It's the touch penalties - hooking when a player's stick taps an opposing player's glove or hip, or holding when a player's free hand touches his competitor - that drive coaches, managers and players crazy.
NHL traditionalists believe a hook or hold means a player has been restrained. Yet, the standard established three seasons ago is clearly less than that, and it has GMs talking.
As one general manager summarized, "There has been more complaining about officiating among GMs this year than in recent years.”
Colin Campbell, the NHL Sr. Executive Vice President of Hockey Operations, understands the teams' frustrations, telling TSN, "We hear the complaints and have conversations about the hooking calls - and what constitutes a hook - all the time."
Campbell added, "Players have learned and the game has changed for the better, but in accomplishing this there have been some calls in games that need some adjustment."
According to Stephen Walkom, the NHL's Director of Officiating, there have been games this season affected by overzealous refs, but he says that's the exception, not the rule.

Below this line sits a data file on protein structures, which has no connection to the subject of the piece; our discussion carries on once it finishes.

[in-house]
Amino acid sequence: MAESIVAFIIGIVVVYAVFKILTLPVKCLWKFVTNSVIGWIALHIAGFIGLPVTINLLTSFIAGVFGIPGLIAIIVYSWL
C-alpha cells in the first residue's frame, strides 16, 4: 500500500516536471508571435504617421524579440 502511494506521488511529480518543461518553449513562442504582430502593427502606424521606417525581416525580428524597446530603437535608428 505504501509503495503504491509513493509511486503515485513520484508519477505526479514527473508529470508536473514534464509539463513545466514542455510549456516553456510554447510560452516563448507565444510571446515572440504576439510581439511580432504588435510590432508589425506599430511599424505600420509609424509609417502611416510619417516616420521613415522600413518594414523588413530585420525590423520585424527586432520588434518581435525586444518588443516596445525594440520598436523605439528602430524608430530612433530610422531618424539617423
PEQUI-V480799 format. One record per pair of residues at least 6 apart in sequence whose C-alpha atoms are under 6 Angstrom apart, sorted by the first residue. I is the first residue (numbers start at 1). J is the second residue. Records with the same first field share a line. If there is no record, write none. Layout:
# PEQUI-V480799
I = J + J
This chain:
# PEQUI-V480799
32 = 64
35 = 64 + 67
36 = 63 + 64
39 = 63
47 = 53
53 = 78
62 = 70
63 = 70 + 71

This issue has been discussed at general managers' meetings before and will be on the agenda when the group reconvenes in March.
Hooking Penalties by Season
*Through 267 games
Through 267 games this season there have been 701 hooking penalties called, considerably fewer than the 1052 hooking calls made in 2005-2006, the first post-lockout season, but two-and-a-half times more than the 274 hooking penalties called pre-lockout in 2003-2004.
Powerplays produce goals and scoring sells, so try as they might; lessening the standard makes for good debate, but it's unlikely to happen.